• Pay a fee of $150, with some exceptions.
Patent Prosecution Highway

This is a pilot program conducted by the USPTO in cooperation with 24 (at present) foreign national and supranational patent offices. The basic concept is that when a patent claim is found allowable in one office, it can be fast-tracked in the others. The prior art search and analysis of the first office are subjected to minimal review by the subsequent ones to avoid costly duplication. The program is reported to have been successful so far.

Patent Ombudsman

The AIA requires a Patent Ombudsman program to help individual (noncorporate) inventors and small companies navigate the application process. The ombudsmen are facilitators who can answer or direct patent applicants' questions and complaints, and track responsive action within the USPTO organization. They can be contacted via the USPTO website and are supposed to call back within a day.

Micro Entities

The Patent Office has a long list of fees, such as application, petition and maintenance fees. The office recognized before the AIA a class of applicants for whom most fees are reduced by 50 percent. These are the so-called small entities which are defined as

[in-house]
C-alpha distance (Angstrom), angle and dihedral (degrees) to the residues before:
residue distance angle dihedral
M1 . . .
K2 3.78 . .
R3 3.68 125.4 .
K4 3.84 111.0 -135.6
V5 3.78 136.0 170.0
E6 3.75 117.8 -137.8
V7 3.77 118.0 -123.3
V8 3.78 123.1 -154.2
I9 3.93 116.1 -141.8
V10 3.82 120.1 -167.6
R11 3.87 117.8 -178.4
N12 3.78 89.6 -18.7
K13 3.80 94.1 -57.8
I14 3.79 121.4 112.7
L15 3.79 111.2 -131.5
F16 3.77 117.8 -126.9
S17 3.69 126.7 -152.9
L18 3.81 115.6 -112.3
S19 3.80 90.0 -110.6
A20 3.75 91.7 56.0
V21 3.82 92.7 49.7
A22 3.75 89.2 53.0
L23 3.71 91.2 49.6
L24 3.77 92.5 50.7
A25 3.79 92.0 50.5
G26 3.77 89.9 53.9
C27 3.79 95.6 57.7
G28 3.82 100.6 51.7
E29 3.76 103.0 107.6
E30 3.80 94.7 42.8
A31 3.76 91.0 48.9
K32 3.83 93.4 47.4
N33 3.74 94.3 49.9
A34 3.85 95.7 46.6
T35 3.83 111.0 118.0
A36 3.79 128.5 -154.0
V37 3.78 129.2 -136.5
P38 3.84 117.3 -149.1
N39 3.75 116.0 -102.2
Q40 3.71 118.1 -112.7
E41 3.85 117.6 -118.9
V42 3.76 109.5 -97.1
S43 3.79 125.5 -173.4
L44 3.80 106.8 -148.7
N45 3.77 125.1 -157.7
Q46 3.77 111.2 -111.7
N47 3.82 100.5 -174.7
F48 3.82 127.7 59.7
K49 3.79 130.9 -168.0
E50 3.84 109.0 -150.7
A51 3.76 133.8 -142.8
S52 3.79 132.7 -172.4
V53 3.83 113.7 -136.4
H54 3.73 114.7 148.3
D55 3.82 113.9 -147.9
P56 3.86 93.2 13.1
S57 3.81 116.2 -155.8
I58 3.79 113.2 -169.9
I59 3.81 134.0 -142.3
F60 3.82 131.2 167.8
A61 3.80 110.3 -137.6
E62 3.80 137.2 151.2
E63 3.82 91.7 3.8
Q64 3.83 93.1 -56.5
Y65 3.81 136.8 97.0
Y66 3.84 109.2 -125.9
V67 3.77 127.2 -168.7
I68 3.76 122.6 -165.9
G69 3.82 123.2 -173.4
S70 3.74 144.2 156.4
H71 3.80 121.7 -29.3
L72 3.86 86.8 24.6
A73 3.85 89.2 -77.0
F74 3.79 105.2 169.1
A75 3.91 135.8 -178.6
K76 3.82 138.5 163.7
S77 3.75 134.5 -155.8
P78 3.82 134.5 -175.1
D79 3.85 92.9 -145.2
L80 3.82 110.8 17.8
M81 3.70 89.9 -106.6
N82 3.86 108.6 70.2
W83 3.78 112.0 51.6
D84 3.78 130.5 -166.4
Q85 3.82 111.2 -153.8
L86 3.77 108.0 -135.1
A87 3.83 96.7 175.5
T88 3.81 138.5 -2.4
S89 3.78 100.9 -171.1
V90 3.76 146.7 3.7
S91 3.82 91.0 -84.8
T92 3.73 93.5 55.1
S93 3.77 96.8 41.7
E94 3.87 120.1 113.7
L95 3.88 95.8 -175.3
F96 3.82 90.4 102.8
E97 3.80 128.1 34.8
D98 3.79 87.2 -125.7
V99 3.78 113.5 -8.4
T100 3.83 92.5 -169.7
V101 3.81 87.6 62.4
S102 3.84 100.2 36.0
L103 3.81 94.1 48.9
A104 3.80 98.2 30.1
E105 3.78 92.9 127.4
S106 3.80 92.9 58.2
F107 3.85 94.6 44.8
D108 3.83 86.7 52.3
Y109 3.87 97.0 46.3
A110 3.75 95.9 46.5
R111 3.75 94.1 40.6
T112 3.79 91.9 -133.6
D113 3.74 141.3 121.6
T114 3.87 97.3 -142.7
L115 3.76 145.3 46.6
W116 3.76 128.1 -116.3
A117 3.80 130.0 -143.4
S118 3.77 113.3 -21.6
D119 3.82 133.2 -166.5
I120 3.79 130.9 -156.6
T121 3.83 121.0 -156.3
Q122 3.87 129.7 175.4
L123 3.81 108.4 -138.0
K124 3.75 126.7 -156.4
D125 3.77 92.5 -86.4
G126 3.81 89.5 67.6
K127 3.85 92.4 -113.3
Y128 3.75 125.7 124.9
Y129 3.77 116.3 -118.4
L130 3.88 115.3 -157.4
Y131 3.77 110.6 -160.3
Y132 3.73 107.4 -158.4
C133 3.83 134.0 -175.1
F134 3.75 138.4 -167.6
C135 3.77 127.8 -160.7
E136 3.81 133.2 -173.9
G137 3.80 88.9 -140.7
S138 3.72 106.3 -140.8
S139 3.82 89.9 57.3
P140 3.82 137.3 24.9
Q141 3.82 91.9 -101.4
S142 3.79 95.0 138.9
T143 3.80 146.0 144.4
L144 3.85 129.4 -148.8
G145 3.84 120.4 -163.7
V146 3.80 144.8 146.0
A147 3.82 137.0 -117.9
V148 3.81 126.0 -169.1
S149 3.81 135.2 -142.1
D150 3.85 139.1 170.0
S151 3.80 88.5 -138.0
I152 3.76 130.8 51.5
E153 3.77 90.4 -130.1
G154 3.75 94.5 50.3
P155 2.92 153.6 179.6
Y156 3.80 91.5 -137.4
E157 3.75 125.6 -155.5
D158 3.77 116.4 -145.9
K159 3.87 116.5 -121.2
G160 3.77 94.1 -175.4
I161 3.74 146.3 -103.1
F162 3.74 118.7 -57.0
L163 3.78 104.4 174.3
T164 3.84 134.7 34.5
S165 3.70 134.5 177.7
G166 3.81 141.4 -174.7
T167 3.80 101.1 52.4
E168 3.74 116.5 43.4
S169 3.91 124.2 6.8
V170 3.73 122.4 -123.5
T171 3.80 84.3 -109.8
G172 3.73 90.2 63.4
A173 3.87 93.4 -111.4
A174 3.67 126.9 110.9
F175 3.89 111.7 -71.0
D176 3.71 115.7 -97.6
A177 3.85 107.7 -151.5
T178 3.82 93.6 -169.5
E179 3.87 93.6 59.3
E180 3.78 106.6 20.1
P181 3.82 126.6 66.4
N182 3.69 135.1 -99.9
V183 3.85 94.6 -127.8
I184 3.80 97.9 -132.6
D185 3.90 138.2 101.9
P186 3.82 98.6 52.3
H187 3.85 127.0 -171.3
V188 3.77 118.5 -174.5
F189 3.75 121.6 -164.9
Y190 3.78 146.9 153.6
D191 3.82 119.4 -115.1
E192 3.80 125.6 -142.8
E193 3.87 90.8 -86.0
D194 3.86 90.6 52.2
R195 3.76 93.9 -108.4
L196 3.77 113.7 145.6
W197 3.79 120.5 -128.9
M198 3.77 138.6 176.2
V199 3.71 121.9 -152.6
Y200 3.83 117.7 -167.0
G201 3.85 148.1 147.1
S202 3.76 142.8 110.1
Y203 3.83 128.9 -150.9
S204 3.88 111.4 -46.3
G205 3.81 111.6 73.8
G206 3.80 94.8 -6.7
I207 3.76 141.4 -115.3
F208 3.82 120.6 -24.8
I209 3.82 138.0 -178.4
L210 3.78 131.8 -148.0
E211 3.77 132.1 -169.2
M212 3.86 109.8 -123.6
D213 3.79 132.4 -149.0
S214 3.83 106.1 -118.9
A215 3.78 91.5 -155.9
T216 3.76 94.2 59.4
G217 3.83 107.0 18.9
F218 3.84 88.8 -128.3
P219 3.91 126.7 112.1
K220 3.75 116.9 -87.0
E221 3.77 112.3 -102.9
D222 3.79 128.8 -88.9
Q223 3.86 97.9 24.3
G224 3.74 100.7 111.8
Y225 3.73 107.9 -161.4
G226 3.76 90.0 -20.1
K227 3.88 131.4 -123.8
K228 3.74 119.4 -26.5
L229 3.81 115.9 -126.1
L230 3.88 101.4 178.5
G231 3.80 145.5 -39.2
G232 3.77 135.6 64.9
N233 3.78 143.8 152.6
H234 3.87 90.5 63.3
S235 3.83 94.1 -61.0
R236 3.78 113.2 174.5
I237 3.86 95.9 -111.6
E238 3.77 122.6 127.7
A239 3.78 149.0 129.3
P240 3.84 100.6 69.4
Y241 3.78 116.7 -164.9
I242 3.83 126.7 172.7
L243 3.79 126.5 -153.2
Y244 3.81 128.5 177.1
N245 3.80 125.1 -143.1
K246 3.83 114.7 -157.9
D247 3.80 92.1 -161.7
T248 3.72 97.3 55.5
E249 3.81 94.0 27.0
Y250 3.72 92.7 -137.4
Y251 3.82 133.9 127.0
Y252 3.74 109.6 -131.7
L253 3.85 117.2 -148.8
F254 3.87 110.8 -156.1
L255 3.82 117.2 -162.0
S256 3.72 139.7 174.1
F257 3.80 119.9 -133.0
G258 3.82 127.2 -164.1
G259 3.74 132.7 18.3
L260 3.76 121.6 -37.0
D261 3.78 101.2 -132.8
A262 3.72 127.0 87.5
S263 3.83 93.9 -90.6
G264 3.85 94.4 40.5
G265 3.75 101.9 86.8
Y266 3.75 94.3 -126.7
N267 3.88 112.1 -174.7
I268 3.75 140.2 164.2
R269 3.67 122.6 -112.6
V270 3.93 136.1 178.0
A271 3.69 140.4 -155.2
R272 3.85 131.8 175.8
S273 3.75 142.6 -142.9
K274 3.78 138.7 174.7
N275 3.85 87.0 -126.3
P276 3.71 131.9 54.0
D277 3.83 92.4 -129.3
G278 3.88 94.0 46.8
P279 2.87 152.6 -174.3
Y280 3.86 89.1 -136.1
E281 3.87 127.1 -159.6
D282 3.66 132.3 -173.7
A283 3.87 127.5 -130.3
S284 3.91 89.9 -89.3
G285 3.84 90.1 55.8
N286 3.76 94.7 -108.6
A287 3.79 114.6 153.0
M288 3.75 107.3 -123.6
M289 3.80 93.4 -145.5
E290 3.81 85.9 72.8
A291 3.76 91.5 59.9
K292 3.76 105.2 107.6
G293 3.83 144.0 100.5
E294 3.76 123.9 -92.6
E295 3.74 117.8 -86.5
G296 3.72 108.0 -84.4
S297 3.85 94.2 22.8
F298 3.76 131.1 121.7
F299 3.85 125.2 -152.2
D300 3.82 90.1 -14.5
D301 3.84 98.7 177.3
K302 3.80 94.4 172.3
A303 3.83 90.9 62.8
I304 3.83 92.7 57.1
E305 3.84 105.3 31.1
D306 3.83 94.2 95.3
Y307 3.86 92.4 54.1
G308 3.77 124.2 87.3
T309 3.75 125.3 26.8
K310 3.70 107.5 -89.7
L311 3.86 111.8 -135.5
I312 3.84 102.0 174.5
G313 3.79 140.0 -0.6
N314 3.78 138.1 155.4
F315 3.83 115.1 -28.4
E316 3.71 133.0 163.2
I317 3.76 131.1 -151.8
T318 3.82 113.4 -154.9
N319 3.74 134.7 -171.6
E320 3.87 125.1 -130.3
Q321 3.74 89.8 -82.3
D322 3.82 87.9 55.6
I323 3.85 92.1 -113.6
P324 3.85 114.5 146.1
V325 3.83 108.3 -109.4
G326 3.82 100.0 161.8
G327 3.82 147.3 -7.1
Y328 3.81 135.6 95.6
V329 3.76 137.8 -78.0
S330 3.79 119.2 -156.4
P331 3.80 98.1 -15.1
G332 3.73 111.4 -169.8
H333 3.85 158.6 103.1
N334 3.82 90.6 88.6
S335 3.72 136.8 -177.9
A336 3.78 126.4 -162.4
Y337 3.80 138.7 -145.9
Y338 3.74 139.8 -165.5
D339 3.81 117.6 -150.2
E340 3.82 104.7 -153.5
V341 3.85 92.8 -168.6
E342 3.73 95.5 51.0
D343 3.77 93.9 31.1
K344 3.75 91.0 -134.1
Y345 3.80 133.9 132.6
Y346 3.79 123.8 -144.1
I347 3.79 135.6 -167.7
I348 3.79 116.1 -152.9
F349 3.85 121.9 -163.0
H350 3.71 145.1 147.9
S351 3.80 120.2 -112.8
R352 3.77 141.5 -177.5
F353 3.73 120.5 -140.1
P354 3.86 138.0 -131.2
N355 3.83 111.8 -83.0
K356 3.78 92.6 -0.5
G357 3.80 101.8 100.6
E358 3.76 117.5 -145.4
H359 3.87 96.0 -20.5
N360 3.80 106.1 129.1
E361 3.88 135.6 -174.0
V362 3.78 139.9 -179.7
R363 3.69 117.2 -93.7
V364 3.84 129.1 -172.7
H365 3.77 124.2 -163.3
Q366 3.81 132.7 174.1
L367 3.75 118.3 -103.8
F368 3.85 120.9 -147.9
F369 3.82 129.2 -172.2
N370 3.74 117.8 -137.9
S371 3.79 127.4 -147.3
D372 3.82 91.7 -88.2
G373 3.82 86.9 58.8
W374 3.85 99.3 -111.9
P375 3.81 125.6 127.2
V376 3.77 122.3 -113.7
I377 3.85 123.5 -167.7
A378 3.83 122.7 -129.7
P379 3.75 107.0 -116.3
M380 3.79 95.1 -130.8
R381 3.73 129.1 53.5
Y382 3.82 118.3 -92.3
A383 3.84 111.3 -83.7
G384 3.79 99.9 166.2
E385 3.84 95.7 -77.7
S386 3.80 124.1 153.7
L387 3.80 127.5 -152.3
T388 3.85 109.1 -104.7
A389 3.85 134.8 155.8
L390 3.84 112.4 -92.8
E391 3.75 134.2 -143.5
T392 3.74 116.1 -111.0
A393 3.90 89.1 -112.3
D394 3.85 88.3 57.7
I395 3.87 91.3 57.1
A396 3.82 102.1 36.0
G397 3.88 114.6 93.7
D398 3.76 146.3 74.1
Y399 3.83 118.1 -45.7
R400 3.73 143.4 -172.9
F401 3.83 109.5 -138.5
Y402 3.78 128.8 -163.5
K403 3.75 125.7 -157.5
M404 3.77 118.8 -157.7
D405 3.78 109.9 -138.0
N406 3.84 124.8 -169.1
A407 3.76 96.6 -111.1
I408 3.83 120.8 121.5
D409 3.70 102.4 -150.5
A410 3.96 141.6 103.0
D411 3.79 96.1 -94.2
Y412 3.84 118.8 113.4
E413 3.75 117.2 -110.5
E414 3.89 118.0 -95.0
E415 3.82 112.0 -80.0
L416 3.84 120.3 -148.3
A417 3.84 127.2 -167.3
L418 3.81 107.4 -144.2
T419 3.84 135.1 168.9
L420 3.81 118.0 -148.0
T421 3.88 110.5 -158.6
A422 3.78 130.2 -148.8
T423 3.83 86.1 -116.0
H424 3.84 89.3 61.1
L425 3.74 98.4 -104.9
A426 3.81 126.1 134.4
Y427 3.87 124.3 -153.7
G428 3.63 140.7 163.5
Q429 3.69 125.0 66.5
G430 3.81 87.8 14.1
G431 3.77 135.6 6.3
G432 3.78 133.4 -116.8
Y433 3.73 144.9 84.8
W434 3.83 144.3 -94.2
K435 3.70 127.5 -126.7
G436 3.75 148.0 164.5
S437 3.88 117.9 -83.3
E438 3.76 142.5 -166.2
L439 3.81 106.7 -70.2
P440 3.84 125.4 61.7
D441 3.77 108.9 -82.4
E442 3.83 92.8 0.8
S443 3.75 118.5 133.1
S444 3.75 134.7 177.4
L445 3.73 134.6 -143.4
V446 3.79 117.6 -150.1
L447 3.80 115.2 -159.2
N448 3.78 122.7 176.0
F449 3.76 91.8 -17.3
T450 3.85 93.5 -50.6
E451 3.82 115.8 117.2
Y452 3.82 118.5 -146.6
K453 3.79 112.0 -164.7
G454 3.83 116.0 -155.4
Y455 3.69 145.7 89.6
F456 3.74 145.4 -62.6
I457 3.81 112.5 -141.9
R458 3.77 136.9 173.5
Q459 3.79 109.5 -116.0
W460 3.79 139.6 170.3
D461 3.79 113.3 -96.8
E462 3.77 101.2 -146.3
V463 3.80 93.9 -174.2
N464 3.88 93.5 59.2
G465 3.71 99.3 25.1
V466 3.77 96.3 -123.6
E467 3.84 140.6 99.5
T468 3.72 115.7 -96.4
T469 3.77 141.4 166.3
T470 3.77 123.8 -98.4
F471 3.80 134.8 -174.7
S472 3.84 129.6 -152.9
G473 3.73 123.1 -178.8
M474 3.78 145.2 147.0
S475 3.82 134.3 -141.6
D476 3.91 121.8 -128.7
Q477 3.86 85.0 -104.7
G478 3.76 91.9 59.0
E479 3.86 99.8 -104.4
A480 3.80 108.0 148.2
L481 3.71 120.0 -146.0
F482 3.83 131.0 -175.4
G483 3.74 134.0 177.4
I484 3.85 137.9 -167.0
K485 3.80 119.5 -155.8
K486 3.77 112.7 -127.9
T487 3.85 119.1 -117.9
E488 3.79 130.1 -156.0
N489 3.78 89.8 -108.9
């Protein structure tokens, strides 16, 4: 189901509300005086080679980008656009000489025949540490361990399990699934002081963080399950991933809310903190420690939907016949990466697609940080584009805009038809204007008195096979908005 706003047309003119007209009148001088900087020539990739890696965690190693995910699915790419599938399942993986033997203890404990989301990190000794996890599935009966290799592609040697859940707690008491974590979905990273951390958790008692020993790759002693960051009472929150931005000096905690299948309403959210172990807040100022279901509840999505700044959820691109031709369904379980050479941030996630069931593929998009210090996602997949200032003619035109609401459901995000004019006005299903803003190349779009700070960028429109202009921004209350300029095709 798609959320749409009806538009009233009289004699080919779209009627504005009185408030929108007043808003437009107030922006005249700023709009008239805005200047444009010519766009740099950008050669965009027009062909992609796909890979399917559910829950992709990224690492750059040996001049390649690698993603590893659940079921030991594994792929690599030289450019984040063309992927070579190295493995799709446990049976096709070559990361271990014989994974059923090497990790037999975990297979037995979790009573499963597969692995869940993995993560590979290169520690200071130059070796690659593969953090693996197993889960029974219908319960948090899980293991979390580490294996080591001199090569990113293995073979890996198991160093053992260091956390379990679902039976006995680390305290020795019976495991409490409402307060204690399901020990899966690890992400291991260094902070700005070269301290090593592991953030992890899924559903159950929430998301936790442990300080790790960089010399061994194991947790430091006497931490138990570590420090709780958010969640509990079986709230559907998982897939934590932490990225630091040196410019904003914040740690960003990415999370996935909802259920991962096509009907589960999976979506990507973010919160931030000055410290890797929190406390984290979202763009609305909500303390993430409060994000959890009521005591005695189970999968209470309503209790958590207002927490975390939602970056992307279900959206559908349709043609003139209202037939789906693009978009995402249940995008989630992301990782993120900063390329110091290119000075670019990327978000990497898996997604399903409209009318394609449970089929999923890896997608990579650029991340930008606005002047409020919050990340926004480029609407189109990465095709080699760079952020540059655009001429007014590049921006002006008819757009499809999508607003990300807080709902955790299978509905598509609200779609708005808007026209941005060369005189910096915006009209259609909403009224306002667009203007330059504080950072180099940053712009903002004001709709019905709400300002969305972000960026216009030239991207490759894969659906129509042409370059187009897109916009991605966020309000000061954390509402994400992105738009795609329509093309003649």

• independent inventors; or
  • small businesses with less than 500 employees; or
  • nonprofit organizations, including universities in any country
Assignment of patent rights or grant of license to nonqualifying entities by a small entity ends its small entity status.

These provisions of the law are still in place, but the AIA adds a new category called micro entities. These are entitled to a 75 percent discount. A micro entity
  • meets the requirements of small entities; and
  • does not include owners or part-owners of more than four previous nonprovisional U.S. patent applications; and
  • does not include anyone who has gross income more than three times the median household income; and
  • has not assigned its invention or granted a license to someone who does not meet the previous condition.
An alternative to these conditions is that the inventors are all employed by universities physically located in the U.S. In this case, the inventors collectively must be the applicant, not the university.

Further Reading

The material in this article as well as the preceding two is greatly condensed. Readers who need legally reliable and complete sources are advised to search through the USPTO website, which contains an enormous amount of information, including the texts of all the patent laws, regulations and treaties, the entire Manual of Patent Examining Procedure (MPEP) and FAQs on many issues.

Dr. Moris Amon is a plastics industry consultant with 35 years of research and development experience. He is now diversifying his practice into patent law.